No timeline yet for easing of gay blood donor restrictions


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Gay and bisexual men may still face a lengthy wait before long-standing restrictions on them donating blood are eased.

Currently, Australia’s Lifeblood donation service refuses gay blood donors who have had sex with men in the past 12 months.

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However last month, the Therapeutic Goods Administration (TGA) approved Lifeblood’s proposal to lower that deferral period to three months since last sexual contact.

The health regulator’s recommendation must now go to all Australian governments for final approval, which will take time.

Asked about the discussions and a possible timeline, a Queensland Health spokesperson told QNews.com.au, “We will work with other jurisdictions to consider this matter and to agree on a way forward for implementation by Lifeblood of the TGA’s decision.

“Queensland Health is very aware of the critical importance of blood donation and blood products to our health system. We very much appreciate all who donate.

“We support making donating blood as safe, easy and accessible as possible.”

Other states, including New South Wales and Western Australia, have indicated support for the changes.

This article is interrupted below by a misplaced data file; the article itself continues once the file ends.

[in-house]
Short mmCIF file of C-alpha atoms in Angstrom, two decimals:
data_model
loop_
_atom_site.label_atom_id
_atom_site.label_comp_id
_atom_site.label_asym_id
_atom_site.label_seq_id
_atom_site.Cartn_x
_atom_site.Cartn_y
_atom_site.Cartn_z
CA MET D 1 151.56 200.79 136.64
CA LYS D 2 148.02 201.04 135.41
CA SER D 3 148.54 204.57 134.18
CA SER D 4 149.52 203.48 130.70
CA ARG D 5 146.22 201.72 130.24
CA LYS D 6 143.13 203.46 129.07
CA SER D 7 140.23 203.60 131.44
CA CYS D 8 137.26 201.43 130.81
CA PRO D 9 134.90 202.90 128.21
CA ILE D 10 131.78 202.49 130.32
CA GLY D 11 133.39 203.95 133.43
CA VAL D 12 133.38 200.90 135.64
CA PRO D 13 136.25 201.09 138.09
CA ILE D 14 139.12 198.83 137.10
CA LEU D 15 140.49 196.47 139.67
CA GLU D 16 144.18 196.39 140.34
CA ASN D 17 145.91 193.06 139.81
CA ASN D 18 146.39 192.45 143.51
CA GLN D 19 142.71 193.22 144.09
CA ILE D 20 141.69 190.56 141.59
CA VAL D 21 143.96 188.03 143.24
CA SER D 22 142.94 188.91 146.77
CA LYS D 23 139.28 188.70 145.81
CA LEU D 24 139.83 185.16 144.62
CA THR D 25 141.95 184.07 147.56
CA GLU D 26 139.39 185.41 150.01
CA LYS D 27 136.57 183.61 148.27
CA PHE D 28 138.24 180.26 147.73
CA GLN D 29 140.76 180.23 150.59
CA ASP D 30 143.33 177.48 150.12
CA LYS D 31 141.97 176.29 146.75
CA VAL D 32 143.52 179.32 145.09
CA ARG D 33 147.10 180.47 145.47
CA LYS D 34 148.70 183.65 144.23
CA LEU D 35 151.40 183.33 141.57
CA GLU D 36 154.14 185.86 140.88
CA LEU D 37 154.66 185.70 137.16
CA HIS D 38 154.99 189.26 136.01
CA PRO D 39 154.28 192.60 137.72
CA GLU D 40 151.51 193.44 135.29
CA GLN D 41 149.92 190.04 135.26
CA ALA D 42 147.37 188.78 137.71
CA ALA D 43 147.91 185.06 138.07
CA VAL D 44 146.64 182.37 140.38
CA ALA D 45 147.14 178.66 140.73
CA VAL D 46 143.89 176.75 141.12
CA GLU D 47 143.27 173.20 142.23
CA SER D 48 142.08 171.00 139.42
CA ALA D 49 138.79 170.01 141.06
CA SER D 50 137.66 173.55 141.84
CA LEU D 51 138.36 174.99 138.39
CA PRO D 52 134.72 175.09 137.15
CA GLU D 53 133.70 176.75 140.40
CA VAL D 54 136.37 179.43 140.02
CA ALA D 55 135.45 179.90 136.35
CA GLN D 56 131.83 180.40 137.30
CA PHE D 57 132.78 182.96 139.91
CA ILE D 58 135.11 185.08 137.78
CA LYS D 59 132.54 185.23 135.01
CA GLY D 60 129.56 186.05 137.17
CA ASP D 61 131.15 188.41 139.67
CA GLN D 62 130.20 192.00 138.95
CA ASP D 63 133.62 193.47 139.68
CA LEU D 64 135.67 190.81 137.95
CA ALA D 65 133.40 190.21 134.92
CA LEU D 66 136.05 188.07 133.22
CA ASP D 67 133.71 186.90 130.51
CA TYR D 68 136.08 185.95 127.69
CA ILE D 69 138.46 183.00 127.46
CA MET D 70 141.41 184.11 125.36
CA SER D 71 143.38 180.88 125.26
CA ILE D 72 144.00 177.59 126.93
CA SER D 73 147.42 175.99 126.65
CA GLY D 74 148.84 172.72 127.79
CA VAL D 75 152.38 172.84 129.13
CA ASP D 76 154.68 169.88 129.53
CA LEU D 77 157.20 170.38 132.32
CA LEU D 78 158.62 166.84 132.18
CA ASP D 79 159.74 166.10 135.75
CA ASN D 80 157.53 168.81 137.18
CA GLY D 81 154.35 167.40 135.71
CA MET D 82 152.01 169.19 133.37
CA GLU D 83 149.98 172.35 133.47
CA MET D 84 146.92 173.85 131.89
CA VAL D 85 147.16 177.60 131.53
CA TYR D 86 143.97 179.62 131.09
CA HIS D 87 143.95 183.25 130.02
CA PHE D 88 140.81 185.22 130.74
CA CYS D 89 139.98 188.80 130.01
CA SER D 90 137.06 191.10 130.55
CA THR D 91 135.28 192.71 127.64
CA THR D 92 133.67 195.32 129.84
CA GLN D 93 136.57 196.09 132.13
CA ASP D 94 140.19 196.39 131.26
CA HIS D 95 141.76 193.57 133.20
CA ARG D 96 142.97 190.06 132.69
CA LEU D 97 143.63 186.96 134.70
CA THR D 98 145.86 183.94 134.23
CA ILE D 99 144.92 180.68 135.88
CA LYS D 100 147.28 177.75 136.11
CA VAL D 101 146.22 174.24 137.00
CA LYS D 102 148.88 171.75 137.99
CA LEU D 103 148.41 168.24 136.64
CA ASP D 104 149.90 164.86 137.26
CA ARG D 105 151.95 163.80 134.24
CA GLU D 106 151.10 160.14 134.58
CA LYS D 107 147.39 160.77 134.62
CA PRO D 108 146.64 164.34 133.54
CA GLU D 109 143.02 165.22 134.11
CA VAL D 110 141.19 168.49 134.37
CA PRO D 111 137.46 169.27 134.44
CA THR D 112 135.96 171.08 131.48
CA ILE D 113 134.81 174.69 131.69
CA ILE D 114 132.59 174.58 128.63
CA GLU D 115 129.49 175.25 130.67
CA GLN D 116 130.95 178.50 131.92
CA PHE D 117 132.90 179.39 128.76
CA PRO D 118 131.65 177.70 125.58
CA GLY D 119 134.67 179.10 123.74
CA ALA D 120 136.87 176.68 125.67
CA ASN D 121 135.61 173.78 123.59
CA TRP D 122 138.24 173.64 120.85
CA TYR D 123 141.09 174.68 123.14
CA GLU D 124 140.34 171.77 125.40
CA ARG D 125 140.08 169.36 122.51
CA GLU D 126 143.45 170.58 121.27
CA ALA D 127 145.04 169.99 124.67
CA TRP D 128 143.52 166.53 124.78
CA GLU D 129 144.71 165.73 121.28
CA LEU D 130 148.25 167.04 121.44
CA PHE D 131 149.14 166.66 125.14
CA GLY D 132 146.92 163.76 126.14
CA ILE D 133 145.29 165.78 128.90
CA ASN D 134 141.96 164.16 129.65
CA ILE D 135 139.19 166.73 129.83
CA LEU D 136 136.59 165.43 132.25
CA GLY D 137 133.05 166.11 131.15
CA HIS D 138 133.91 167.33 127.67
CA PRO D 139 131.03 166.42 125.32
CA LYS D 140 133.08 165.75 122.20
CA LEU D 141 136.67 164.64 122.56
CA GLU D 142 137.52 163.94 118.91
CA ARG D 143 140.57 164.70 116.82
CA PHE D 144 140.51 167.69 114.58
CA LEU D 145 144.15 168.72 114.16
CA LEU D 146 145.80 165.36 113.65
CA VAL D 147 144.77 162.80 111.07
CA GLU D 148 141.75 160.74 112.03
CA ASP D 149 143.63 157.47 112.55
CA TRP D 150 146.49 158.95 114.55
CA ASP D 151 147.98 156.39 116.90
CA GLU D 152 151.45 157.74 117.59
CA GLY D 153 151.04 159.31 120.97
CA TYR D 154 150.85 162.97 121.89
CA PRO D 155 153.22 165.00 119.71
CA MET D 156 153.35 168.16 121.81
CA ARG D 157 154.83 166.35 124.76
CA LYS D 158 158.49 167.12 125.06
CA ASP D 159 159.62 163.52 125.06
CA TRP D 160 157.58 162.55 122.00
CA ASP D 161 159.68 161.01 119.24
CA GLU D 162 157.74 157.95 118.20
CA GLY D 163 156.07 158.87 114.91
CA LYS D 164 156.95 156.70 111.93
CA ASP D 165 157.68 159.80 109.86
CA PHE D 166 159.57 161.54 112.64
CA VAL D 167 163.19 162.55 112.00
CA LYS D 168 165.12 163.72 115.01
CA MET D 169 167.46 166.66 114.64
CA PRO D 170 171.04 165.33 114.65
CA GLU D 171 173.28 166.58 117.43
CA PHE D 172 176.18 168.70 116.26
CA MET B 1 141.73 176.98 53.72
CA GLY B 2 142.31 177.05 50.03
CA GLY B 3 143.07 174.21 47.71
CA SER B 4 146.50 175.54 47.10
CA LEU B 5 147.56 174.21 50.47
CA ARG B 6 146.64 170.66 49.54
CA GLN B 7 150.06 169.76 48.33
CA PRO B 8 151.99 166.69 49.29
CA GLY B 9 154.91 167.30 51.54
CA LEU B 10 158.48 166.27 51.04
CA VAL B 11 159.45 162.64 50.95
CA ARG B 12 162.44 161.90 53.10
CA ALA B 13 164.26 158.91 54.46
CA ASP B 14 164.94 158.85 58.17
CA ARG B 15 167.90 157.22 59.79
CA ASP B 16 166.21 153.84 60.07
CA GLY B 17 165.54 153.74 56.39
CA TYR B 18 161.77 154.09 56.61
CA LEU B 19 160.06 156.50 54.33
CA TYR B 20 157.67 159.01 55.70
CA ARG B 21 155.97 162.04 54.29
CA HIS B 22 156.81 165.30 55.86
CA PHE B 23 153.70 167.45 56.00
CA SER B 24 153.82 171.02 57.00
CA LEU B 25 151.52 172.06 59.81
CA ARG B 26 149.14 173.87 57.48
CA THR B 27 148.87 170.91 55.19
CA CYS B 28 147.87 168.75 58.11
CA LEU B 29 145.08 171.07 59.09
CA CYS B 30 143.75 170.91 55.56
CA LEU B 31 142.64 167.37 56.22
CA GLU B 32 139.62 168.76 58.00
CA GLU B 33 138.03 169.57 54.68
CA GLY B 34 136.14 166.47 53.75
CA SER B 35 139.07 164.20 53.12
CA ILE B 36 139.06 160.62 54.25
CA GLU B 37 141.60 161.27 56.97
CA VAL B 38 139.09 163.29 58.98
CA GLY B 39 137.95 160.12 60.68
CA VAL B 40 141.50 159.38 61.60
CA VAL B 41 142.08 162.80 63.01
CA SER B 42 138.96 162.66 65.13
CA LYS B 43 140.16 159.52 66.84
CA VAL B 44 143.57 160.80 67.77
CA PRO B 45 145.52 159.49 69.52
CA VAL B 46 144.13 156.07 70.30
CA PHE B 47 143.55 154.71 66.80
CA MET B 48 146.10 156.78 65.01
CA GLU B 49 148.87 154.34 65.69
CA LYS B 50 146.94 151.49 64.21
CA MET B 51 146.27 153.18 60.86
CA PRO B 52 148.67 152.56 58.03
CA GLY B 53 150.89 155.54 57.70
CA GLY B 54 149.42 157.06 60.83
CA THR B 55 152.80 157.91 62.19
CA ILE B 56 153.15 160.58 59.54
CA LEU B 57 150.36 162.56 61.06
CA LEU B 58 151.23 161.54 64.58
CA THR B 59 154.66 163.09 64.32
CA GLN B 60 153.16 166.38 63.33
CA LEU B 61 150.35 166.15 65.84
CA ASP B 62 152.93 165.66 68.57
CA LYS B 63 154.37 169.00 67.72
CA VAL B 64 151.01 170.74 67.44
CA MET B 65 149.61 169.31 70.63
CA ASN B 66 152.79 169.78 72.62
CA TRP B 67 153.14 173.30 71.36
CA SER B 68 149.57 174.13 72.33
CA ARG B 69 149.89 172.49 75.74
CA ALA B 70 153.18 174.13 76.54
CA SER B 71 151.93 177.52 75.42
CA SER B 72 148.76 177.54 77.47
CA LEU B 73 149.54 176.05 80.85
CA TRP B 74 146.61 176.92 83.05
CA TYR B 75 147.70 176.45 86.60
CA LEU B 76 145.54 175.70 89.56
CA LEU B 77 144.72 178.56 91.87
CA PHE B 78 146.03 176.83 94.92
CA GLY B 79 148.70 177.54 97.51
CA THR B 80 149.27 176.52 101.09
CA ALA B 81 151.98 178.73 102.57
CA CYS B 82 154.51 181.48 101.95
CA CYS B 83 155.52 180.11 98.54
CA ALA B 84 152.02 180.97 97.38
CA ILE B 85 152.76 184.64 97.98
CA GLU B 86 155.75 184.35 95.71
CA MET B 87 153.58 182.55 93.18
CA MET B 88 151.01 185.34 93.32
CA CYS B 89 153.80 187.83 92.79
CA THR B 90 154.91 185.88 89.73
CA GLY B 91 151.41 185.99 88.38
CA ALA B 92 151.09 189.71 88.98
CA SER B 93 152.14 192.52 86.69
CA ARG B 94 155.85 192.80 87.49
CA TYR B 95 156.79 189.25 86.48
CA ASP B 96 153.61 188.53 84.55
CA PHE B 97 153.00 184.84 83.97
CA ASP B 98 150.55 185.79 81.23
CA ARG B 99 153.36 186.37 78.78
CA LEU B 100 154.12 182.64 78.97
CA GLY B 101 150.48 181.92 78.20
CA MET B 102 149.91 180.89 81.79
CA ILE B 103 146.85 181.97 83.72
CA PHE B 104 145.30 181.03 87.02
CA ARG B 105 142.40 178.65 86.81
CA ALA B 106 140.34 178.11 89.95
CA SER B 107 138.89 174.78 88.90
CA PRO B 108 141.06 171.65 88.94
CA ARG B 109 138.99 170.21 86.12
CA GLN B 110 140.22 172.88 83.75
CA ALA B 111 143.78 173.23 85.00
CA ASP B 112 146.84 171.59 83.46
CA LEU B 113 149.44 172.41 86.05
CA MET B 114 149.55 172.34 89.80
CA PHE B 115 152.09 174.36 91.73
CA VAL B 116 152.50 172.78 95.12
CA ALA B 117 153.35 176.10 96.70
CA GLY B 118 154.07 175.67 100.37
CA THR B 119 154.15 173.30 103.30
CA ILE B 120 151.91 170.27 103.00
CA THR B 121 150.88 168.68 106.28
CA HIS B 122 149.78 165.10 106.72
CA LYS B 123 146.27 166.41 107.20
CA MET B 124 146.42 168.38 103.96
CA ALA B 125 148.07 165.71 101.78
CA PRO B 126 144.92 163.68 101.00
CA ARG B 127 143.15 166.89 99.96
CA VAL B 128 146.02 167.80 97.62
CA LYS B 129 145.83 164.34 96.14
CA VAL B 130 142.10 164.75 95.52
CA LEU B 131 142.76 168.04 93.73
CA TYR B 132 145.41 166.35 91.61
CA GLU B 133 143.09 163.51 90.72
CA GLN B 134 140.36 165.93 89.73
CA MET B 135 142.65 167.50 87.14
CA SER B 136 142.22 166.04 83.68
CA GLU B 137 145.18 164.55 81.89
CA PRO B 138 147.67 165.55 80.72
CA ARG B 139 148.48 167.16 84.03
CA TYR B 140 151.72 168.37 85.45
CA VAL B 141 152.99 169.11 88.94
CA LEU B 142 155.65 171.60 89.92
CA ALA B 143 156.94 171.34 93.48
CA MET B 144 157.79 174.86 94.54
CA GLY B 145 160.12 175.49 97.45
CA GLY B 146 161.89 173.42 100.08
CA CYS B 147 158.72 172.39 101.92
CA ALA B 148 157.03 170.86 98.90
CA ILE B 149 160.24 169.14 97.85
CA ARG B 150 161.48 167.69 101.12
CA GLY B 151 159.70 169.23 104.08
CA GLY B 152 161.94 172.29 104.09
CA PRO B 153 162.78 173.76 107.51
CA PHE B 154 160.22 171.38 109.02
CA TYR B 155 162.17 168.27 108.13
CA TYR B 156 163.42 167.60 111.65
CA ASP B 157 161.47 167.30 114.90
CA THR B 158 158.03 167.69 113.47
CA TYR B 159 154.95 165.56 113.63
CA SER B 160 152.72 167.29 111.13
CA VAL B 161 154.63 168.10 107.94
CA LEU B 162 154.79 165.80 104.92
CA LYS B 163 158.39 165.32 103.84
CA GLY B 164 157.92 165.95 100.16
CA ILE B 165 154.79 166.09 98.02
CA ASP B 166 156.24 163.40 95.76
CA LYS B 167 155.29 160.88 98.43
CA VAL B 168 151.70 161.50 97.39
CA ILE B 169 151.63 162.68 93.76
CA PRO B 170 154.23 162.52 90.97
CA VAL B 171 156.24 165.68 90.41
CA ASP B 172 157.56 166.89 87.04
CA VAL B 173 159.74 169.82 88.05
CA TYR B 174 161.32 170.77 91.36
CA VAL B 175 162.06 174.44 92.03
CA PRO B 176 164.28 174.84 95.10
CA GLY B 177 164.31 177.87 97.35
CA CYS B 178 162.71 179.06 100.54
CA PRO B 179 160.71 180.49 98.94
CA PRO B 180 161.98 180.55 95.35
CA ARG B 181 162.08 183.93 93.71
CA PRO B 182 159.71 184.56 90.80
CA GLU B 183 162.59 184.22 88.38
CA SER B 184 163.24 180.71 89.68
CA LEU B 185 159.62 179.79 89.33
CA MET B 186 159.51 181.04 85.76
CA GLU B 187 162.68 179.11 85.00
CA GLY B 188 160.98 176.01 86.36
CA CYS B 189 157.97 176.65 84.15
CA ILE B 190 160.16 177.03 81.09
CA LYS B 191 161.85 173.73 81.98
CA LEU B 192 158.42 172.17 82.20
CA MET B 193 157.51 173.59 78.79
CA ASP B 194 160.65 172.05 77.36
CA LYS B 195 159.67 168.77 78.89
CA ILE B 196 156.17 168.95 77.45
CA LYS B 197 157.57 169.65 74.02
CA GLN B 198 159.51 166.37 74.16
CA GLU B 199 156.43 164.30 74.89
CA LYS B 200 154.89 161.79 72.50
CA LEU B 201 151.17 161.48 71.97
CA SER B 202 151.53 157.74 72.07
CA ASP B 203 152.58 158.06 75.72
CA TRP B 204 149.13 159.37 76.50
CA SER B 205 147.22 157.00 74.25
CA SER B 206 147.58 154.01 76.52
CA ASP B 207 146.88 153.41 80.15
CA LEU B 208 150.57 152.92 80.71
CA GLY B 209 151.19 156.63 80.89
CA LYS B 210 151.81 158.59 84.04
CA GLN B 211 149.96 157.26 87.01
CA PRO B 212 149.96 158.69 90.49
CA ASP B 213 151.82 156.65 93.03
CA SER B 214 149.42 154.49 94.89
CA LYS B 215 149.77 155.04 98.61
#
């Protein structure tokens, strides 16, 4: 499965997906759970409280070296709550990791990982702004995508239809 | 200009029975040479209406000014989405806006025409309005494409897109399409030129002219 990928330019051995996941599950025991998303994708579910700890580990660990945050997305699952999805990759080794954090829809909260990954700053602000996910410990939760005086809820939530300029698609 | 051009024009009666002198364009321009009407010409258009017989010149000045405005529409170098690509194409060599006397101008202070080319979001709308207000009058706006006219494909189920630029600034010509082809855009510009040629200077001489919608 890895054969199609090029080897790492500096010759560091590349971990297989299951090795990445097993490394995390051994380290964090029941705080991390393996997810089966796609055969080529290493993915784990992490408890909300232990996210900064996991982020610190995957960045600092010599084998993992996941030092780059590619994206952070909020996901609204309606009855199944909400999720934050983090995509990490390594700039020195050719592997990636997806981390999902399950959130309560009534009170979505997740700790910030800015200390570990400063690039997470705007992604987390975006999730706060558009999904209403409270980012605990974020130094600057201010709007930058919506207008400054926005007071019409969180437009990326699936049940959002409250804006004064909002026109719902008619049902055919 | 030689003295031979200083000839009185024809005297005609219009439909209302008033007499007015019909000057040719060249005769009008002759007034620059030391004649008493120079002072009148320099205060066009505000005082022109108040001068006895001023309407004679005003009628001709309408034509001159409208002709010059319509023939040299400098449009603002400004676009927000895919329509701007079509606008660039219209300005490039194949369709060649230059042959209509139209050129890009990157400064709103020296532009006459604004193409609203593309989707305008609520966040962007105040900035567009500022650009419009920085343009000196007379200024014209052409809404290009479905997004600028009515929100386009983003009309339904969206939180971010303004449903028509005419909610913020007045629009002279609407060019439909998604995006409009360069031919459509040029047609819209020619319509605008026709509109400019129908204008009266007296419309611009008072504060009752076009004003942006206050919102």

Changes to gay blood donor policy ‘critical’ during COVID-19 pandemic

Last month, the NSW Gay and Lesbian Rights Lobby called on all governments to implement the TGA’s recommendations as soon as possible.

“During the current public health crisis, it is especially critical that Australians continue to donate blood,” convenor Jack Whitney said.

A recent study found 78 per cent of gay and bisexual Australian men would donate blood if allowed. However, they don’t in order to comply with the current 12-month abstinence restriction.

The TGA’s recommendation follows similar moves in the UK, Canada and the USA to reduce the deferral time to three months.

LGBTIQ advocates argue that the changes will likely make little difference for sexually active gay men. They argue authorities can safely ease restrictions even further, due to huge strides in HIV testing.

Advocacy groups just.equal and PFLAG are calling for a “more effective” blood donation policy focusing on “safety of sexual activity, rather than gender of sexual partner.”

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